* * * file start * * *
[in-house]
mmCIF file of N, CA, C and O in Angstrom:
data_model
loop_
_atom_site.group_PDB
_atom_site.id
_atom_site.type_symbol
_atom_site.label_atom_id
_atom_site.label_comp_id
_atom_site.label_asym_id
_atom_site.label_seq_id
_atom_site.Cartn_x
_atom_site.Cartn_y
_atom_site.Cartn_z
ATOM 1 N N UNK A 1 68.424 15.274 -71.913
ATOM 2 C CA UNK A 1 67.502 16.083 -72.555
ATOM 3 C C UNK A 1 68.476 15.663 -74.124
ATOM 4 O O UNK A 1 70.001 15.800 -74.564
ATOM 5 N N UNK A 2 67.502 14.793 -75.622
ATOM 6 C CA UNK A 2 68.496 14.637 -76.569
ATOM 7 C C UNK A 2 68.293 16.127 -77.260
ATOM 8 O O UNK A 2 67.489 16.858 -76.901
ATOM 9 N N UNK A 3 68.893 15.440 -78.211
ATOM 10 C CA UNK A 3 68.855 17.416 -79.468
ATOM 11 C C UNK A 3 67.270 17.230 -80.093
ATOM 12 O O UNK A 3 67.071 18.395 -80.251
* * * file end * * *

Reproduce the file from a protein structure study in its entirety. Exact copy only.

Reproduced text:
[in-house]
mmCIF file of N, CA, C and O in Angstrom:
data_model
loop_
_atom_site.group_PDB
_atom_site.id
_atom_site.type_symbol
_atom_site.label_atom_id
_atom_site.label_comp_id
_atom_site.label_asym_id
_atom_site.label_seq_id
_atom_site.Cartn_x
_atom_site.Cartn_y
_atom_site.Cartn_z
ATOM 1 N N UNK A 1 68.424 15.274 -71.913
ATOM 2 C CA UNK A 1 67.502 16.083 -72.555
ATOM 3 C C UNK A 1 68.476 15.663 -74.124
ATOM 4 O O UNK A 1 70.001 15.800 -74.564
ATOM 5 N N UNK A 2 67.502 14.793 -75.622
ATOM 6 C CA UNK A 2 68.496 14.637 -76.569
ATOM 7 C C UNK A 2 68.293 16.127 -77.260
ATOM 8 O O UNK A 2 67.489 16.858 -76.901
ATOM 9 N N UNK A 3 68.893 15.440 -78.211
ATOM 10 C CA UNK A 3 68.855 17.416 -79.468
ATOM 11 C C UNK A 3 67.270 17.230 -80.093
ATOM 12 O O UNK A 3 67.071 18.395 -80.251